The community has had its say and now Sunshine Coast Council will start to turn the Buderim District Park landscape concept plan into a reality.
Division 6 Councillor Christian Dickson said council was pleased to present the final Landscape Concept Plan and was all set to commence construction for stage one.
“Extensive community consultation has been undertaken to ensure the design for the park reflects the needs and aspirations of local residents,” Cr Dickson said.
“The overarching vision for the park design was to develop a place of spectacle, nature, tranquillity, life and culture in the hearts of the people of Buderim and the Sunshine Coast; a place of varied landscapes and leisure experiences to be enjoyed by everyone.
“Some of the key components in the landscape plan include a village green, large kick-about area, internal paths, various plantings, viewing terraces, children’s play area, BBQ areas, multi-functional community events space, village square and parking.
“We want to thank the community for coming on this journey with us to help develop and shape the look and feel of the park.”
Stage one works on the 3.4 hectare site will start in June and are scheduled to run for 10 weeks (weather permitting).
Stage one works include the implementation of the arrival plaza, a new footpath and Poinciana street tree planting along King Street, new planting along the eastern park boundary and bollards along Church Street to define the informal parking area.
To review and download a copy of the final Buderim District Park Landscape Concept Plan, visit council’s website.
Division 7 Councillor Ted Hungerford said this construction stage is the first step towards developing the site into a district-level* parkland for the community.
“The site is ideally positioned to be enjoyed as a district-level park as it is centrally located on the corner of Church and King Streets with views across to Sippy Downs, Mooloolah National Park and the southern coastline,” Cr Hungerford said.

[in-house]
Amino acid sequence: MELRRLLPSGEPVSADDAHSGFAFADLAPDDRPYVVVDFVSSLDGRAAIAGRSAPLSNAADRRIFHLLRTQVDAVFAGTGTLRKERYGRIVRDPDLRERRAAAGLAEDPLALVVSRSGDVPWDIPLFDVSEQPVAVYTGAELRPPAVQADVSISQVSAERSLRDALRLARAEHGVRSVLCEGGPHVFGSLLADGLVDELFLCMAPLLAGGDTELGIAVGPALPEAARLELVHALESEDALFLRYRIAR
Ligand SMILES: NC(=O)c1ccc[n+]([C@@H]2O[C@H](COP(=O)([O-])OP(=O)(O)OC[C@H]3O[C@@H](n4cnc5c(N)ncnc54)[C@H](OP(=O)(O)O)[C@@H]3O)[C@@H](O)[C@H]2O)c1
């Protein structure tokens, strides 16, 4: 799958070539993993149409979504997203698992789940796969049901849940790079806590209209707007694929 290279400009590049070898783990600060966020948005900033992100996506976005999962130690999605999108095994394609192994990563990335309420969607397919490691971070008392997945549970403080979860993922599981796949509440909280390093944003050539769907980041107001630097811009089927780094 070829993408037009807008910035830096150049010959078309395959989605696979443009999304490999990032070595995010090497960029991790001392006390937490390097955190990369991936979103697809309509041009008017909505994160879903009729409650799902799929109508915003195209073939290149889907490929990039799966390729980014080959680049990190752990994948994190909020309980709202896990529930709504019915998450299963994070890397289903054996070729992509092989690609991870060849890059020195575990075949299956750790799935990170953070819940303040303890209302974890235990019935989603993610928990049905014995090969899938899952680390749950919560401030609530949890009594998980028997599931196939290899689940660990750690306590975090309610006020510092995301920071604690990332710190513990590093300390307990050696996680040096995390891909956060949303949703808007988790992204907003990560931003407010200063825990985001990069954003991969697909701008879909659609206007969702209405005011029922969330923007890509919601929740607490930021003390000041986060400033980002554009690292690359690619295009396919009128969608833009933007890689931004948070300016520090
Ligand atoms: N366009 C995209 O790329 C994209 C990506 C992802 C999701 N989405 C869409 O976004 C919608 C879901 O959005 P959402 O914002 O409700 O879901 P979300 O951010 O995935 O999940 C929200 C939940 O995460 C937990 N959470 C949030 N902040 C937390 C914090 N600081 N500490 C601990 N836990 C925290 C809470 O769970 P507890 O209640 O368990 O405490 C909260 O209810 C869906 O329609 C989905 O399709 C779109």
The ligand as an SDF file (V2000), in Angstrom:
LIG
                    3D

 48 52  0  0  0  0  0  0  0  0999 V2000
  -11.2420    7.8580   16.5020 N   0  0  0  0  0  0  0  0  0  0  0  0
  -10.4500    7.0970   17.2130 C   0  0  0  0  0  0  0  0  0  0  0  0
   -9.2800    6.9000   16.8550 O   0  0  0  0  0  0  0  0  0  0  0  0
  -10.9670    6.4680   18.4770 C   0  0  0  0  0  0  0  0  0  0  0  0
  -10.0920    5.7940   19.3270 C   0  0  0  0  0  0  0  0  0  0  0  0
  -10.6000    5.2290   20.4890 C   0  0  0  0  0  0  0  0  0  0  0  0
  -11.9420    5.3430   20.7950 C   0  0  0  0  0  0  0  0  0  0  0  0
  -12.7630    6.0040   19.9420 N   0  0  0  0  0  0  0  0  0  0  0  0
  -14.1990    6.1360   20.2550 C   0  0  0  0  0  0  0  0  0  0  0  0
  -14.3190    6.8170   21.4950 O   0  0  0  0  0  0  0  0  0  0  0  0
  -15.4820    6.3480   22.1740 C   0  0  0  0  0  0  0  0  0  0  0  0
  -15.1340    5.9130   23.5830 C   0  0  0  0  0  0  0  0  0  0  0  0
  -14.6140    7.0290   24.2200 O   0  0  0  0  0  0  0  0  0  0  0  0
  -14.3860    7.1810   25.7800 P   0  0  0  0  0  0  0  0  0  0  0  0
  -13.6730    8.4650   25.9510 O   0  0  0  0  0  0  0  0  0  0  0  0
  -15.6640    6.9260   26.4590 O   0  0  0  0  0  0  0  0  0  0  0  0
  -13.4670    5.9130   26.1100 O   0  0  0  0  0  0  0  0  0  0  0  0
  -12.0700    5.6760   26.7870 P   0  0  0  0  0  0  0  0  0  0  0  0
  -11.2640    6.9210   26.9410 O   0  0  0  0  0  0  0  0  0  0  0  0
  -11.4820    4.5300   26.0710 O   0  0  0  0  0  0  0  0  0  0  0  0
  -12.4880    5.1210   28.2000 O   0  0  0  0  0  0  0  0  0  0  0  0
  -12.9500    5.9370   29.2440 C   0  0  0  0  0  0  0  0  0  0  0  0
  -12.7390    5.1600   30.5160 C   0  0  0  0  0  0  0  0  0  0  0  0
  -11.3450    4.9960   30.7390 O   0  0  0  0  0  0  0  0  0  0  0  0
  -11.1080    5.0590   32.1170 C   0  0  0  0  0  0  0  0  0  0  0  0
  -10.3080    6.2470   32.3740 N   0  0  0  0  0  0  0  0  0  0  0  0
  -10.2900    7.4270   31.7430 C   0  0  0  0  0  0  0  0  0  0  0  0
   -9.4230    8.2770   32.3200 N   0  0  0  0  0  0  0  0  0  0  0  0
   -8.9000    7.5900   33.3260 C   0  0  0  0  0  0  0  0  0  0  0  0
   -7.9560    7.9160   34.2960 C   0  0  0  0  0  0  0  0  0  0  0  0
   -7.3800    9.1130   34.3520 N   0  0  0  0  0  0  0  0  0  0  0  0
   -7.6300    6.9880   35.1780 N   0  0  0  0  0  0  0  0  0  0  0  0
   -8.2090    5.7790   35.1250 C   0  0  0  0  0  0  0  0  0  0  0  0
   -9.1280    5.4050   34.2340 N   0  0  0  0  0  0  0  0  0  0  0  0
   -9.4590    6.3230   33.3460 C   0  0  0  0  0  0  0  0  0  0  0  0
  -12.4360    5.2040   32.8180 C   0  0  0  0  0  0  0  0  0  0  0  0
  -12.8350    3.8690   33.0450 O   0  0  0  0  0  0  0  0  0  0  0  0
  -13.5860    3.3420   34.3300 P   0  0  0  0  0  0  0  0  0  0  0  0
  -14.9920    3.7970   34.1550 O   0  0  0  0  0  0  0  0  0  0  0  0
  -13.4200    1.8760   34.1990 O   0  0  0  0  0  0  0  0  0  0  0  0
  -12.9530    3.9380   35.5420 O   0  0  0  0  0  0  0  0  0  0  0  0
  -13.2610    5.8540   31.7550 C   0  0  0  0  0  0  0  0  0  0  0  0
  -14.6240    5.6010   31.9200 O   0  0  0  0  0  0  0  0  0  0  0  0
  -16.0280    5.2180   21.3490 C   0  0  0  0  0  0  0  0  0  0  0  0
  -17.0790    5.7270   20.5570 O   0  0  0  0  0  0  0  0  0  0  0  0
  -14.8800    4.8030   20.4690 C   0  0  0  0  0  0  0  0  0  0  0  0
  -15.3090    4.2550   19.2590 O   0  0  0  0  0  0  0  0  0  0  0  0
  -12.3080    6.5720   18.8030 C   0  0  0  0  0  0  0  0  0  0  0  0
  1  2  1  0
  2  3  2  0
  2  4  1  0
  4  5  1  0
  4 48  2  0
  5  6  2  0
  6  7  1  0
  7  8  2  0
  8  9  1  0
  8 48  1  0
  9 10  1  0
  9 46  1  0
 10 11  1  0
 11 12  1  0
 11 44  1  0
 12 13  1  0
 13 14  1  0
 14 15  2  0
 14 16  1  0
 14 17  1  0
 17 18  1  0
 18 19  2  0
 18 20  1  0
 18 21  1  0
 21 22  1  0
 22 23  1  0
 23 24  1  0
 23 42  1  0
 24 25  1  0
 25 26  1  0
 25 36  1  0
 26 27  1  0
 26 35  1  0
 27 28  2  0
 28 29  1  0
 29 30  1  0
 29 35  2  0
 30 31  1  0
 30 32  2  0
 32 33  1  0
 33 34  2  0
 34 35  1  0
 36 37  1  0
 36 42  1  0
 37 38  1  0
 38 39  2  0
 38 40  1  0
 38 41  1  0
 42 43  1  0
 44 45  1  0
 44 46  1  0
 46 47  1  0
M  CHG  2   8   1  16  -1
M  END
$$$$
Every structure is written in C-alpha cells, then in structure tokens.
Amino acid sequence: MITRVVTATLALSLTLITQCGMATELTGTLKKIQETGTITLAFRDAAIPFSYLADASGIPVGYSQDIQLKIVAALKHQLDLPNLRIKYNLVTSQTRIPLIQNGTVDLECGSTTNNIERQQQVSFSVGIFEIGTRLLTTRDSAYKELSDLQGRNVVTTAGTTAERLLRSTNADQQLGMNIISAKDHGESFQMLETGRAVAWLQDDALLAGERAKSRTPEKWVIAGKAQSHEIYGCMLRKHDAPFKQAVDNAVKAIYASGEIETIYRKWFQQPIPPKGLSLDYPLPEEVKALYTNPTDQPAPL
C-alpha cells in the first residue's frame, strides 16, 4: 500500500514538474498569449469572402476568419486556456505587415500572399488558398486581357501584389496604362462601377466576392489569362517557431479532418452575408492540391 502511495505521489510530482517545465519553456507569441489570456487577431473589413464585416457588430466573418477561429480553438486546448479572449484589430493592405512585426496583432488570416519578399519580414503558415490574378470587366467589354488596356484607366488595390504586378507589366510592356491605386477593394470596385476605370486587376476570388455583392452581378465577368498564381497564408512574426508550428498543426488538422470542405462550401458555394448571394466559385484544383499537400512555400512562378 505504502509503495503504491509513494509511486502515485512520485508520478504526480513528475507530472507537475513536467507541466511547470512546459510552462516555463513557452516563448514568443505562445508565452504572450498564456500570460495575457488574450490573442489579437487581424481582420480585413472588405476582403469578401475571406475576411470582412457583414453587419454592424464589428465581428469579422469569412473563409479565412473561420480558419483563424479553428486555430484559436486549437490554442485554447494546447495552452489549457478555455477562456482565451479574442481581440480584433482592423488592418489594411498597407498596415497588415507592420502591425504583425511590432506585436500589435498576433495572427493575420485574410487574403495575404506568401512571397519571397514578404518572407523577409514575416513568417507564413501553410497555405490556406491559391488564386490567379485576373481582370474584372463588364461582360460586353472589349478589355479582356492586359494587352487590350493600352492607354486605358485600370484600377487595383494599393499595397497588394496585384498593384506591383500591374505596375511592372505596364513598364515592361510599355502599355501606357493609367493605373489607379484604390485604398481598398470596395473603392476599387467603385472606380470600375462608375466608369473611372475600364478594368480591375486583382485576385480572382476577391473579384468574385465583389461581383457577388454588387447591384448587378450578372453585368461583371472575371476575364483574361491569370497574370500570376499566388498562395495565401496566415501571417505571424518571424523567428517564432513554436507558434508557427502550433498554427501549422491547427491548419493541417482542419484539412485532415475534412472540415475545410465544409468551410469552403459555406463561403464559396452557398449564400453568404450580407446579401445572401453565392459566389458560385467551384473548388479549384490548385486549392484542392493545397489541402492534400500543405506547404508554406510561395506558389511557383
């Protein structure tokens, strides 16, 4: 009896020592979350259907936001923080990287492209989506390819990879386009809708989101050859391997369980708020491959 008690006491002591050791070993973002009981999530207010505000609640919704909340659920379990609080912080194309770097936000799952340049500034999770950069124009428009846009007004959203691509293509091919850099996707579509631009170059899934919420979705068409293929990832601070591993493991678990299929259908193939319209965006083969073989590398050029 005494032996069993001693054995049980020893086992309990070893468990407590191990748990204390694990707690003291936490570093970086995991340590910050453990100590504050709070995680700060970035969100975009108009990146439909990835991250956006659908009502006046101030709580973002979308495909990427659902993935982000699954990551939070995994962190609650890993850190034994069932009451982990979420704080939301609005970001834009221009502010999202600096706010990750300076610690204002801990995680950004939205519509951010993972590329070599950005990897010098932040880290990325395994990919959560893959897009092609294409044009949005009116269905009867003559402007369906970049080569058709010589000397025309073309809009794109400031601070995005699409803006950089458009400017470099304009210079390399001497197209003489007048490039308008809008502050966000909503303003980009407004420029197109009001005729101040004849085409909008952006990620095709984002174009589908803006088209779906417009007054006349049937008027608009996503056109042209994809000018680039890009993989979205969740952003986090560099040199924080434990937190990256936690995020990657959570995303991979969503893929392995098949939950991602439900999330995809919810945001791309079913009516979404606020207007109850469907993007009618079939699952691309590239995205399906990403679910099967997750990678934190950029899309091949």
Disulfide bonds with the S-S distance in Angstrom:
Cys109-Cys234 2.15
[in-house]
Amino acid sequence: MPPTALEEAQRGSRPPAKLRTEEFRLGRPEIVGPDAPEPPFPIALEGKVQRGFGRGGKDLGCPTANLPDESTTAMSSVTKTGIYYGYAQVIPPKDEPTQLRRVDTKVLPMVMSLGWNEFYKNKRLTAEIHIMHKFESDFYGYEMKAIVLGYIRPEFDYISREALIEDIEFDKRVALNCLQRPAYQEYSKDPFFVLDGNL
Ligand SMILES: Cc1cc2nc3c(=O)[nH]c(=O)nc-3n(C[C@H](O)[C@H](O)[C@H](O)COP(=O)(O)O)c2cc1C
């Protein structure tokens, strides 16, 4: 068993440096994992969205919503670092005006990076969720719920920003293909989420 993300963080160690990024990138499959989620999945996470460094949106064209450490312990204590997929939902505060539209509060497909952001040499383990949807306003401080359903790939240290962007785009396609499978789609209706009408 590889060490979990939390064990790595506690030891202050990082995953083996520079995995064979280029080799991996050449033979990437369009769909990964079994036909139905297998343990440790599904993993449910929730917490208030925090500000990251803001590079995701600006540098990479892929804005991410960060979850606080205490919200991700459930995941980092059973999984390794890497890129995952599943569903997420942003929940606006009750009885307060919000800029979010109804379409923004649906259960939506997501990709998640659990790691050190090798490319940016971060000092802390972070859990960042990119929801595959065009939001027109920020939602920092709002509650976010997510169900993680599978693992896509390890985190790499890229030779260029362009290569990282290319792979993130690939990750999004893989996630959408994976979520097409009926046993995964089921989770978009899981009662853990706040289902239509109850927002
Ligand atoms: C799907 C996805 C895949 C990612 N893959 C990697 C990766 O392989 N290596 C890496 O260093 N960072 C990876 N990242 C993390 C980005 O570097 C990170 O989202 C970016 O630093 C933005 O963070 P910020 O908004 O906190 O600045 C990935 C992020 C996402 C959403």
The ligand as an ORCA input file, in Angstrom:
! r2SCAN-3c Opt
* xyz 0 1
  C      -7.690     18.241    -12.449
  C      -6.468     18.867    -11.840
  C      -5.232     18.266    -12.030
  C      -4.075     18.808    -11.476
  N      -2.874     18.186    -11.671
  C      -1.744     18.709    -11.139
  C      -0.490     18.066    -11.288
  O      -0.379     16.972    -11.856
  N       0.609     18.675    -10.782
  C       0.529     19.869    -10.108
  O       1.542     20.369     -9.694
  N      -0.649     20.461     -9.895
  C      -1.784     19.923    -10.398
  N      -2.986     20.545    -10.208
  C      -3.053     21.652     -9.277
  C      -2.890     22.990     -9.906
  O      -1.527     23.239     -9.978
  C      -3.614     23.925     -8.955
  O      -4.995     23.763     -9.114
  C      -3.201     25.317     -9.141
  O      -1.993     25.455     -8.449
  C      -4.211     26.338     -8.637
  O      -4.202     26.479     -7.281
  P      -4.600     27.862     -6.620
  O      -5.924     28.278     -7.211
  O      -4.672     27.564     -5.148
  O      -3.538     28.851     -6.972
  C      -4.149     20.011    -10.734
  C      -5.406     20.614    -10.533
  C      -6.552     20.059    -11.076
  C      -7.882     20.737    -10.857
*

“The design proposals portray a beautiful open space for locals and visitors from further afield to benefit from and be proud of; suitable for families, friends or individuals to enjoy peace and activity.”
Council has allocated funding in the 2011 / 2012 financial year for design development and construction of stage one.
Council will use the landscape concept plan to apply for additional funding from various sources and agencies. The development of the park will occur in a number of stages over several years. The rate and extent of implementation will be subject to securing funding for future stages.
* What is a district-level park? A district park provides a greater range of passive recreational opportunities than can normally be accommodated in local parks, including: more diverse play spaces, picnic and social spaces, kick-about areas, community gatherings / events and opportunities for art and artistic expression. A district park may also provide access to natural bushland areas or link to recreation trail and pathway networks.